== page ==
Wallabies v Pumas: Australia draws with Argentina in ‘hollow’ rugby result
Wallabies v Pumas: Australia draws with Argentina in ‘hollow’ rugby result

Wallabies shock: Where to now after ‘hollow’ draw?

If the officials had only had the foresight to call the match off after the anthems, the Wallabies would have fooled everyone into thinking that Australia really does have talent.

Kudos to Rugby Australia for getting the Wallabies to sing the first half of the national anthem in Indigenous language, but no credit goes to the players for not being on song in the match.

All the excuses about the Wallabies rebuilding for the next World Cup doesn't pass the pub test anymore because this was one of their most erratic performances in years.

Make no mistake about it: drawing 16-16 at home against a weakened Argentina team should count as a loss because this is a game the Wallabies should have won.

"It's a hollow feeling," Wallabies captain Michael Hooper admitted. "It's very disappointing."


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Reece Hodge was inconsolable after missing a last-minute penalty that would have won the game but that was not where the Wallabies lost it.

Australia had 70% of possession and 79% of territory but threw it away with poor discipline and terrible ball control.

"We made dumb some errors and got punished for it," Wallabies coach Dave Rennie said.

"There's obviously areas we know we need to be better, we won one out of six if you look at it from that perspective so it's disappointing but we've got an understanding of where we're at.

"You've got to convert one of those opportunities and it's a different result."

The rain was no excuse nor was the sending off Lukhan Salakaia-Loto or the yellow card given to Hooper because Marcos Kremer and Lucas Paulos were also sin-binned for the Pumas - decisions which continue to make a mockery of the code.



Everyone understands why World Rugby officials are clamping down on dangerous hits to the head but the rules have gone too far that it is ruining the contest with too many players getting marched for accidental collisions.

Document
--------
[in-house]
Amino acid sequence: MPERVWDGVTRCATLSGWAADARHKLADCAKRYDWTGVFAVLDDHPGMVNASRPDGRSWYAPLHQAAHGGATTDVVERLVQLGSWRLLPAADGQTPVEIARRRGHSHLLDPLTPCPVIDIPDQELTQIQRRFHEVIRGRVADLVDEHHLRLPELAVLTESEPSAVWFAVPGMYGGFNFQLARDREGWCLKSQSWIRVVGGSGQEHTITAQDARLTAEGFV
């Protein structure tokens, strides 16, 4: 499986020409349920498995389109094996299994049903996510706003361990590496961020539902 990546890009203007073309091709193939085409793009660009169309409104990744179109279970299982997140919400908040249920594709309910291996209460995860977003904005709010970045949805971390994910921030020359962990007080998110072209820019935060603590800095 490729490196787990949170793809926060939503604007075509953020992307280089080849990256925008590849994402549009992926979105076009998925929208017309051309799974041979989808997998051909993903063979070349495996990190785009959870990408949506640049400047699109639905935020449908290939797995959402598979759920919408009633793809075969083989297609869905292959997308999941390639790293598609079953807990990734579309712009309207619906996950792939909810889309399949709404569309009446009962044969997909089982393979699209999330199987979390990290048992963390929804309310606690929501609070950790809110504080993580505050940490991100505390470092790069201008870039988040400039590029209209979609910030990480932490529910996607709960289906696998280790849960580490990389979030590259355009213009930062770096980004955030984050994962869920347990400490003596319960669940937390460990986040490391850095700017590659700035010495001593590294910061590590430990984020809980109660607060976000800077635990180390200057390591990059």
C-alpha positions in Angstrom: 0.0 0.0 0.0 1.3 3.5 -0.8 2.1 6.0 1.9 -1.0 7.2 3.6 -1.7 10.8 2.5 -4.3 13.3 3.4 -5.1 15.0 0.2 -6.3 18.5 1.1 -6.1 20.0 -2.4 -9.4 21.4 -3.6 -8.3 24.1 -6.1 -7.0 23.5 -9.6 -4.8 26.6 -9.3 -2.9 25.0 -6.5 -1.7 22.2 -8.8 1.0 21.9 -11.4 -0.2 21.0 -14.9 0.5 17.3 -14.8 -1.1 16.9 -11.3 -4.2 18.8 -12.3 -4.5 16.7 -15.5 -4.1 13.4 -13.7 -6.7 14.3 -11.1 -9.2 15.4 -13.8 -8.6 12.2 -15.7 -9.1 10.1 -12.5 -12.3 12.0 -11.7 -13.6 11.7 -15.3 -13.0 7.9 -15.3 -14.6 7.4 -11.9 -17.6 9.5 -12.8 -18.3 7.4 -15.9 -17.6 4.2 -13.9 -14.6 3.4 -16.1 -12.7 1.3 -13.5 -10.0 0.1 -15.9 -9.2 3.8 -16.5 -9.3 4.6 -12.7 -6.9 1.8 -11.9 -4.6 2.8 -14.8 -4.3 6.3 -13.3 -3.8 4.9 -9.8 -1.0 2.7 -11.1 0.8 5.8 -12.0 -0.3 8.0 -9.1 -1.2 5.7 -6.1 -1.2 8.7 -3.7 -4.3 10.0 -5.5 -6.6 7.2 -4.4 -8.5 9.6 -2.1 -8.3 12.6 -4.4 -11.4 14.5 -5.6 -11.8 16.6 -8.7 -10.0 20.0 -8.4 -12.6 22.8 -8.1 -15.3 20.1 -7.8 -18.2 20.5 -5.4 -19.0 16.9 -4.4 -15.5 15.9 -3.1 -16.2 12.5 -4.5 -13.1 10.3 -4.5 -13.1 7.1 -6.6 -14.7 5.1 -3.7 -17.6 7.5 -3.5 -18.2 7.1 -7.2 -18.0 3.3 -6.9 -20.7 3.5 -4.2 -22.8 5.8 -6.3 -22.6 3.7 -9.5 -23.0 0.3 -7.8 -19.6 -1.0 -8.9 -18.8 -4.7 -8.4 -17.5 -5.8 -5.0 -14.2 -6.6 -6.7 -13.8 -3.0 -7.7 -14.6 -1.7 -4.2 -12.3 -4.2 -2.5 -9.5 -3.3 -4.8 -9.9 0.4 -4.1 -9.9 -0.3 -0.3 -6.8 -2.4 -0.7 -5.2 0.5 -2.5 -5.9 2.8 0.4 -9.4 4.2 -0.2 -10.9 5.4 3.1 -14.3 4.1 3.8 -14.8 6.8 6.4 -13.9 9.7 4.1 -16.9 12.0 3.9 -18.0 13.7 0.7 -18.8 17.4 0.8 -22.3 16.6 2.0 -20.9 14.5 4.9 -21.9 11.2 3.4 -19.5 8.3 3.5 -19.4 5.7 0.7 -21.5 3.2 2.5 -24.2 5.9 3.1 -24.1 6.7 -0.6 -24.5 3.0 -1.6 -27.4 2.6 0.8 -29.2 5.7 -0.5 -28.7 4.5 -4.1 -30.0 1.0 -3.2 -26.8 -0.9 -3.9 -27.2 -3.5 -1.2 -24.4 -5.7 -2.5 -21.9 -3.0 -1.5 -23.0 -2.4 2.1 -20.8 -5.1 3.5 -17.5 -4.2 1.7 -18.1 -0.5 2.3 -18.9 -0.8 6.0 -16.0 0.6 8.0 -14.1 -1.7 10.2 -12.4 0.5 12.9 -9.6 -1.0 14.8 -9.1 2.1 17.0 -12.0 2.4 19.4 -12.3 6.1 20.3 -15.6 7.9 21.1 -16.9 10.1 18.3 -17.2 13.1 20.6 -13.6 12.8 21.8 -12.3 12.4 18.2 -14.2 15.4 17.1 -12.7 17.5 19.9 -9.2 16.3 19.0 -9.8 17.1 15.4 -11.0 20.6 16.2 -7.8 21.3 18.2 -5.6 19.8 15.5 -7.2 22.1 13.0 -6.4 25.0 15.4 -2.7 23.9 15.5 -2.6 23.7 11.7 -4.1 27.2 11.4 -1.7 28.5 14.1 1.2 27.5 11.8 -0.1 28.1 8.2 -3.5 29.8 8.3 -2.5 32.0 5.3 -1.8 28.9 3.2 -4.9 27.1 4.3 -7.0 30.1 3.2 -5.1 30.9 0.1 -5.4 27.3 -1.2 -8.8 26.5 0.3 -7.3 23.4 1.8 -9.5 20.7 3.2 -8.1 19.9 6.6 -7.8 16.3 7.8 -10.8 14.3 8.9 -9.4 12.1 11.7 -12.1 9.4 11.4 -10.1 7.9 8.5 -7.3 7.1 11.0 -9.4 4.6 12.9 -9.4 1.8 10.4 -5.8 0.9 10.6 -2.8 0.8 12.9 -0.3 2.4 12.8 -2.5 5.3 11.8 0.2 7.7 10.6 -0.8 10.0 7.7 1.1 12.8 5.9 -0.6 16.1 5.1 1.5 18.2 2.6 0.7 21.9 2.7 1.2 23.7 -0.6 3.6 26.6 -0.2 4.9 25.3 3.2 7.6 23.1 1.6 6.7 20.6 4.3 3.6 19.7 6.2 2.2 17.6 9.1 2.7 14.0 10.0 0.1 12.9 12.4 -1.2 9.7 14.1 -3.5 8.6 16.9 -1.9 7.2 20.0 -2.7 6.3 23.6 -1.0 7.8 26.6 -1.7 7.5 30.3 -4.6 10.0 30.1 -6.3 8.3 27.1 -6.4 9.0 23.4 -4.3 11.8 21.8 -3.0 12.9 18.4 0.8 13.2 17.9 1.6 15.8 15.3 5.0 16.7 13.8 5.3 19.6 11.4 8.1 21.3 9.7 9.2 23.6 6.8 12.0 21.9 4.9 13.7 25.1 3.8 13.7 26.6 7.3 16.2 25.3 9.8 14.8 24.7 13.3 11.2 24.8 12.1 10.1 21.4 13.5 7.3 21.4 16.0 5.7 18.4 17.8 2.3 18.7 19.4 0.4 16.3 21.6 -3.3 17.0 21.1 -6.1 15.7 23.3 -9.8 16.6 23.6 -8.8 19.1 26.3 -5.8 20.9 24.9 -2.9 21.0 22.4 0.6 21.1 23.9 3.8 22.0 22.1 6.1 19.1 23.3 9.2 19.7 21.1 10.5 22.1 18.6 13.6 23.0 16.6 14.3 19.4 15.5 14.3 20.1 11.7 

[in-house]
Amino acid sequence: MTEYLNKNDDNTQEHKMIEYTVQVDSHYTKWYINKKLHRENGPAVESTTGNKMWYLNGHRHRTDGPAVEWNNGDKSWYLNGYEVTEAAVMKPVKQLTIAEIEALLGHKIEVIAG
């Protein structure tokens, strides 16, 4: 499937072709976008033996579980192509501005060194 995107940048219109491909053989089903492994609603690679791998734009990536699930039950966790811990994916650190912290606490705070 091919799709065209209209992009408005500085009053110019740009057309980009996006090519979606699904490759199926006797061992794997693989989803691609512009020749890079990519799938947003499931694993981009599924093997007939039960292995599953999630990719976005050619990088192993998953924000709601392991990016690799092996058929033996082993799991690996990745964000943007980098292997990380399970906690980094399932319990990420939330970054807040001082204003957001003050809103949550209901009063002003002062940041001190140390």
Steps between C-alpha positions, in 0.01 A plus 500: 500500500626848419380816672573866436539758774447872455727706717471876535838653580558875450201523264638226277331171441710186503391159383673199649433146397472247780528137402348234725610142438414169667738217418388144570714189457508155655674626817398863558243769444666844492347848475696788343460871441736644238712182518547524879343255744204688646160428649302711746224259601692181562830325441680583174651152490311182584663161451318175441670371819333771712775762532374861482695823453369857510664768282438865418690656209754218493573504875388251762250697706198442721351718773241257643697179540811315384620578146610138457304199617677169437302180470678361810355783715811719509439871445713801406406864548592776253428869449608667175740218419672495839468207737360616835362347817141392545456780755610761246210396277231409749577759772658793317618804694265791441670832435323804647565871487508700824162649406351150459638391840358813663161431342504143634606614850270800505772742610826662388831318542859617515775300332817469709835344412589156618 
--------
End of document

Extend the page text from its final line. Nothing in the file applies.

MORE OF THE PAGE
The players all know the rules so only have themselves to blame and the Wallabies can't be forgiven for continually failing to capitalise on opportunities.

The Wallabies have been in camp together for months now but were so out of sorts they looked like they were meeting on a Tinder date for the first time.

Under Rennie, the Wallabies have won just one of their six matches this year - a dead rubber against the All Blacks - with three of the other five matches ending in stalemates.

On each occasion, Hodge has had chances to win those games but has failed with his long-range efforts after the Wallabies had turned down easier shots earlier in the match.

This was the case once again at Bankwest Stadium, leaving even the Wallabies' most faithful supporters wondering whether Australian rugby is in terminal decline.

It was a comedy of errors at times as the Australian players kept dropping the ball, throwing wild passes to no-one and kicking away possession with Jordan Petatia among the worst offenders.

"We're a work in progress," Rennie said.

"We've got good men who have worked hard and come together well but we need to see that reflected in performance. There's no lack of heart and no lack of effort but we've got to be way more clinical."

Worryingly, the Wallabies still don't realise their limitations.



Wallaby SENT OFF for high hit: Tri Nations: Lukhan Salakaia-Loto was given his marching orders for a dangerous high shoulder which made contact with the head of a Puma.


They spent the first 15 minutes camped inside the Argentine quarter and couldn't get the ball over the line while Hooper - whose captaincy has rightly come under increased scrutiny - turned down four possible shots at goal.